Applications are now open for the Presence-Biomedical Ontology Fellowship. The Presence-Biomedical Ontology Fellow will work under the guidance of Mark Musen and Abraham Verghese to research and define a framework for the ontology of the psychosocial aspects of healthcare and disease prevention. Learn more.

Announcements »

Clifton Leaf, deputy editor at Fortune, will join Dean Lloyd Minor for the Dean’s Lecture Series on January 11. Registration is required. Learn more.

The 3rd Annual Stanford Global Health Research Convening will be held on January 18. The convening is a one-day symposium bringing together students, faculty and researchers across Stanford University who are working in global health. The even is designed to build community among researchers across schools disciplines, highlight and share the many facets of global health research on campus, and connect students with researchers and mentors. This year’s theme focuses on "Pathway from Research to Impact" and will feature a keynote presentation from Diana Chapman Walsh, PhD, President Emerita of Wellesley College and Senior Adviser to the Center for Innovation in Global Health, as well as 11 oral presentations and over 50 poster presentations by Stanford University faculty and students, and networking opportunities. Learn more.

The Office of Academic Affairs will host a Faculty Workshop entitled “Explanation of Stanford Benefits,” on January 30. Learn more.

An adverse patient event can have a powerful negative effect on physicians. Learn more about Stanford’s anonymous and confidential Physician Peer Support Program. Learn more.

The Stanford Research Development Office (SRDO) offers additional resources for School of Medicine faculty applying for grants. Its priorities for grants include: large center or program project grants, grants on topics aligned with the Dean’s initiatives, and junior faculty applying for their first major research grants. SRDO’s services include identification of funding opportunities, editing of proposals, project management, interfacing with sponsors and university central offices, and promoting collaborations. To learn more, contact SRDO Director Michael K. Helms (, 650-723-4526) or Grand Development Officer Sandra Holden (, 650-723-4526).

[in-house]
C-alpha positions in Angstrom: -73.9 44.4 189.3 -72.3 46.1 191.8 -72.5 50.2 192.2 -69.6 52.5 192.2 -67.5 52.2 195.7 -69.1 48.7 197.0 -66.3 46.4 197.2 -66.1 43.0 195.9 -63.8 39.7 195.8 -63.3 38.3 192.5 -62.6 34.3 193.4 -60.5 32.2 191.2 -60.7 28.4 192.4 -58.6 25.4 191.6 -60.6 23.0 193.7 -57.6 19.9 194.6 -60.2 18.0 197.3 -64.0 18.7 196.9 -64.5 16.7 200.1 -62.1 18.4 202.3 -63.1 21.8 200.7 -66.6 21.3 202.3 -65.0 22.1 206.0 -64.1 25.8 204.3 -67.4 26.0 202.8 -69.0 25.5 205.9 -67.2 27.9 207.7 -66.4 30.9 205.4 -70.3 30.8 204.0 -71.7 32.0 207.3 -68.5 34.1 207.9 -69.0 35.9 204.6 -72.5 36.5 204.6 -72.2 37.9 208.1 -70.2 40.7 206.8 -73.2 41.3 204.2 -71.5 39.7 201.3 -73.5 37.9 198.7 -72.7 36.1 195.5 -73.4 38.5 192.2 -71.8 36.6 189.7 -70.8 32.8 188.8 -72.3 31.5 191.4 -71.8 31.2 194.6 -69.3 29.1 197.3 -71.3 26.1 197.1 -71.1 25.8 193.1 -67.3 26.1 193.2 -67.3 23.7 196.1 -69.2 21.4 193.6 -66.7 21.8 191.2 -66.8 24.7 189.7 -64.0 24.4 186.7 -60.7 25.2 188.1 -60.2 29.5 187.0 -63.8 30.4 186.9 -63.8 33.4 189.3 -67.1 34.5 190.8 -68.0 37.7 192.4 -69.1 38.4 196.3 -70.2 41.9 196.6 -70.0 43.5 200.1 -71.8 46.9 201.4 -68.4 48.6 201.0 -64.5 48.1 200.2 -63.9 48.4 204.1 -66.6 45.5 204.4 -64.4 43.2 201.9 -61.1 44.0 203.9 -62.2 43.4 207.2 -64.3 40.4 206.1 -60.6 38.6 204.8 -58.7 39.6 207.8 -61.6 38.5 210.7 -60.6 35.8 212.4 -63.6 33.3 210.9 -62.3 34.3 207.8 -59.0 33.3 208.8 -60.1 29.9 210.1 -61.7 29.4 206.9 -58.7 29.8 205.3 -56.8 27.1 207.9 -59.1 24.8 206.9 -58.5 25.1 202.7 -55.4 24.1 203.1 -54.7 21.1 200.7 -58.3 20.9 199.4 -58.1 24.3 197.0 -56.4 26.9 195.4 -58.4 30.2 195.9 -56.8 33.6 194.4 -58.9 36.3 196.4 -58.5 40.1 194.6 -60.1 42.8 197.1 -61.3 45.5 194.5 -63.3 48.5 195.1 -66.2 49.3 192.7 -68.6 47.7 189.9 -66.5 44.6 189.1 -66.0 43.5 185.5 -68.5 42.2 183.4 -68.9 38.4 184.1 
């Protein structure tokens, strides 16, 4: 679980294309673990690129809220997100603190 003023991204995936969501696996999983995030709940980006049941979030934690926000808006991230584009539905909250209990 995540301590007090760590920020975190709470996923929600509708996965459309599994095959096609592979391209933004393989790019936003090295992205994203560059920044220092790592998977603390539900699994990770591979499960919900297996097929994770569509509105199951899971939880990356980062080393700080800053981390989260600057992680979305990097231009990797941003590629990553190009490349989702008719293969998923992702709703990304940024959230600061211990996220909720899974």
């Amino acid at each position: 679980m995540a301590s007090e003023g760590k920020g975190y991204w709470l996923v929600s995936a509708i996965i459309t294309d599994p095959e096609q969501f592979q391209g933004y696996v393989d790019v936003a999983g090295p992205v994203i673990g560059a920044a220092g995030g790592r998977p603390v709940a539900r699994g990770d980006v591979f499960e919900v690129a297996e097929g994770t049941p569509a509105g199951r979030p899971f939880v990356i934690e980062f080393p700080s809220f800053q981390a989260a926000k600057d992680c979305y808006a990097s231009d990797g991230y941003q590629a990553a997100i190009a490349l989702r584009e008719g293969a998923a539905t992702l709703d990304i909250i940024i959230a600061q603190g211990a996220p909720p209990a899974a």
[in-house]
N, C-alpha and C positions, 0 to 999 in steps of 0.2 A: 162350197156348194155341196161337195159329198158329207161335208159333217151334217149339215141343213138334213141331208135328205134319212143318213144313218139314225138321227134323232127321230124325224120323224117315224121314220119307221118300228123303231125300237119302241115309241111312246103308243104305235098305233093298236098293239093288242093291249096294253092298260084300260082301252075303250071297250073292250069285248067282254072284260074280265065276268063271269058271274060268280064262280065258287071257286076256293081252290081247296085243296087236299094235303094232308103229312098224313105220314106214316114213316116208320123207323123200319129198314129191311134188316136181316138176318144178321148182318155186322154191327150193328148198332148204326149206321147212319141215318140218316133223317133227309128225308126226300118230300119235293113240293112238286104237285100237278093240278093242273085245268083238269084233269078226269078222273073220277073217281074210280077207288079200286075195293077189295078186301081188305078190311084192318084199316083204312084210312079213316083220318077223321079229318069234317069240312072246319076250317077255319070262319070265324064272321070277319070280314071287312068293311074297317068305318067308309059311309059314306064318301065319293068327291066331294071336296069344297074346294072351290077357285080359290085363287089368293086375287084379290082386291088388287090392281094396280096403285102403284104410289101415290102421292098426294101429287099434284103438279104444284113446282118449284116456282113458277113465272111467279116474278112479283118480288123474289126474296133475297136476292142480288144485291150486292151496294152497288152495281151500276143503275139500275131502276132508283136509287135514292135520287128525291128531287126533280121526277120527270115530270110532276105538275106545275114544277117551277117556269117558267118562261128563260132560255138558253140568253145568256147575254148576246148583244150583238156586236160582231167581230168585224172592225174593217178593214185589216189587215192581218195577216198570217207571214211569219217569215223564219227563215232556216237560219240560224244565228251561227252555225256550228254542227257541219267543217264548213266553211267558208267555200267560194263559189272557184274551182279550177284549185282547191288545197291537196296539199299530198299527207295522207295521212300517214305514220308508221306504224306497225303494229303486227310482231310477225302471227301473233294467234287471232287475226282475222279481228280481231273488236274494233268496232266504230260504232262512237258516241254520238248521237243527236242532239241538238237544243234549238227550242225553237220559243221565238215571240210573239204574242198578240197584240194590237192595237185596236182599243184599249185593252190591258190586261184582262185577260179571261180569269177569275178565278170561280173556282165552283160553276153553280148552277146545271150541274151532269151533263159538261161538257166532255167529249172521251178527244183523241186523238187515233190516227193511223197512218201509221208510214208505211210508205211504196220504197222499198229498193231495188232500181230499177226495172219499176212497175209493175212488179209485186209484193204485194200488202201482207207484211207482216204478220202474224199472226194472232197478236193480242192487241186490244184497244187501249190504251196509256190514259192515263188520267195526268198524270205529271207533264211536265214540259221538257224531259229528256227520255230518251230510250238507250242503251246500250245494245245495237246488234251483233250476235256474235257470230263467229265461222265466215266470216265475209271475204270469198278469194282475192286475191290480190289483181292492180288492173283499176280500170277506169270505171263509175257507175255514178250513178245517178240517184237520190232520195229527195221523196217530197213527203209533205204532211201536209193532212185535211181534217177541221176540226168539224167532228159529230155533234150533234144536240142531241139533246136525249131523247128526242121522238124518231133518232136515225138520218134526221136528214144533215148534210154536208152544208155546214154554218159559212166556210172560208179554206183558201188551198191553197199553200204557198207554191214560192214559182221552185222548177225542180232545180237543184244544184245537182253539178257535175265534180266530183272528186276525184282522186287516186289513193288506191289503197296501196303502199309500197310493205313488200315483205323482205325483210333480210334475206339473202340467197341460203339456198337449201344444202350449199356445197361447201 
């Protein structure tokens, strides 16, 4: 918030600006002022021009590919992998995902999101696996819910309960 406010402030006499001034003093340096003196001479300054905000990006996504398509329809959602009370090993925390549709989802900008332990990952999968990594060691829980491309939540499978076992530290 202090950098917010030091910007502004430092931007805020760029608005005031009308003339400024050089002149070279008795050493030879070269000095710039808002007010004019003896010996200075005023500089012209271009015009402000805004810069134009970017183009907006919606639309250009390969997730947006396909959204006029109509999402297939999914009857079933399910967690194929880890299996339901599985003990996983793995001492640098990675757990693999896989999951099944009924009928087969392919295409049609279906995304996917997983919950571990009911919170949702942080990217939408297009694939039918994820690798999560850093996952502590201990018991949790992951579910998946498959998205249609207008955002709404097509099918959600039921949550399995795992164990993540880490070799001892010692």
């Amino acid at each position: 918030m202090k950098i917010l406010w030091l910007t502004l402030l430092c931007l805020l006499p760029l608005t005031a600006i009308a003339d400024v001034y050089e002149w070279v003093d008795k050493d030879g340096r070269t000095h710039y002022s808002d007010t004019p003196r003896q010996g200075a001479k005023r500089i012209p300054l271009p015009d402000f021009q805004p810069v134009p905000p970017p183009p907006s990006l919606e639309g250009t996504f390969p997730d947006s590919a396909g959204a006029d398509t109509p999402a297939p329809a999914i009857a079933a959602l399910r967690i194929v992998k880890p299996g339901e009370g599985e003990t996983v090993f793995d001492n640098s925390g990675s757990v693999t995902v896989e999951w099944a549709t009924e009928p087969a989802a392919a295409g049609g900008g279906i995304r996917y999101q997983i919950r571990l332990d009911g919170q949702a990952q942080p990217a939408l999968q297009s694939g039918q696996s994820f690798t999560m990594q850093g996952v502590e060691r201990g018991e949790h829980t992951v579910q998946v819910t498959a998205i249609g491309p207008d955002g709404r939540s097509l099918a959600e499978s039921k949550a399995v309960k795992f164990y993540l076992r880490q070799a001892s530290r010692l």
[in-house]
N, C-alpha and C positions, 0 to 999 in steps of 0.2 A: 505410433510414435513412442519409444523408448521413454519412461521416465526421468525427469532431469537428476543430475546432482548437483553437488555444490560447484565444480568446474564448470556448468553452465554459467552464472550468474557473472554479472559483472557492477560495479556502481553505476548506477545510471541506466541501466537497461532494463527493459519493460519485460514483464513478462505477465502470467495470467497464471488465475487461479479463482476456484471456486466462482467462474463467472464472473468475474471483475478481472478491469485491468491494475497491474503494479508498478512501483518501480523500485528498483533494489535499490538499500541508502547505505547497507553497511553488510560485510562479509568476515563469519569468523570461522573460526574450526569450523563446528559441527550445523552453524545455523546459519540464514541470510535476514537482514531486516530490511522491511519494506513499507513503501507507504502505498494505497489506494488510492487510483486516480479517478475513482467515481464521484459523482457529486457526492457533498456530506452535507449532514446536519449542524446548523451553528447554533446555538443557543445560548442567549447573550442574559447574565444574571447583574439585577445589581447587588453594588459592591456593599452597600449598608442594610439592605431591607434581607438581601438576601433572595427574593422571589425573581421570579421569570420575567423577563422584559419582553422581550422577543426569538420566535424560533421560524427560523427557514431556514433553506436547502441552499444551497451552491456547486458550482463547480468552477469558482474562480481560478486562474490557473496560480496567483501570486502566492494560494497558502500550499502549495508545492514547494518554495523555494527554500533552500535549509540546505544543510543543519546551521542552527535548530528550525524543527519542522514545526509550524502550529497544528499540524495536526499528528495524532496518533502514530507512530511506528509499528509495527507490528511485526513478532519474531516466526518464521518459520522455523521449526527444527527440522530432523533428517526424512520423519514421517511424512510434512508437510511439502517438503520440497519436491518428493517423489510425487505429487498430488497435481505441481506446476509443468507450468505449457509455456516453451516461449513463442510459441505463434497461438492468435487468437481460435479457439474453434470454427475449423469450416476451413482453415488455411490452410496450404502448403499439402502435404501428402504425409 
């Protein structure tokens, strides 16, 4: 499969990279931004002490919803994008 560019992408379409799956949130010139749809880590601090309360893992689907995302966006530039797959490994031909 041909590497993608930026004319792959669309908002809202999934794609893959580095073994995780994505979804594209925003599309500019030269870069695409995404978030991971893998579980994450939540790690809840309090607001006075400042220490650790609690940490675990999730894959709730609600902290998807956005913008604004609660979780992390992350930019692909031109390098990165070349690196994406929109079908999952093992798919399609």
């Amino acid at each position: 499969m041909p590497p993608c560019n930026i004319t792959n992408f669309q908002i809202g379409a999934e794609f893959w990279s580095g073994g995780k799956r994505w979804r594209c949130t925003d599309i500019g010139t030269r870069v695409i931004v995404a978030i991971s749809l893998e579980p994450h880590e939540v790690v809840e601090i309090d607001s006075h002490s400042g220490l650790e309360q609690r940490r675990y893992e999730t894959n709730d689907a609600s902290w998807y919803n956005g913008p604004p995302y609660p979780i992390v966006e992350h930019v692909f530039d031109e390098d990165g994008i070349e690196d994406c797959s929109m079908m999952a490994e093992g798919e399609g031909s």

Faculty members from both Stanford Graduate School of Business and Stanford Medicine have combined their research and strategic insights into a rigorous, relevant and experiential curriculum, which they'll deliver over the course of a week in March. Learn more about "The Innovative Health Care Leader" here.

The American Heart Association and American Stroke Association are now accepting applications for their Ten Day Seminar July 23-August 4. The Seminar is a unique program for physicians, researchers, public health practitioners, nurses, and other healthcare professionals designed to provide training in new areas of investigation and application of new methods related to the promotion of cardiovascular health and prevention of heart disease and stroke, including descriptive epidemiology, quality of care and outcomes research, genetic epidemiology, policy, and environmental approaches to health. Learn more.

In the News

"Gene activity predicts progression of systemic sclerosis" - Researchers have found a way to tell whether patients with systemic sclerosis were improving during drug treatment a year before a standard clinical test could. Senior author Purvesh Khatri is featured.


"Research on gun violence is severely underfunded compared with other causes of death" - In a letter in the Journal of the American Medical Association, Nigam Shah and a co-author bring attention to the small number of research papers on gun violence.

Science Now (LA Times)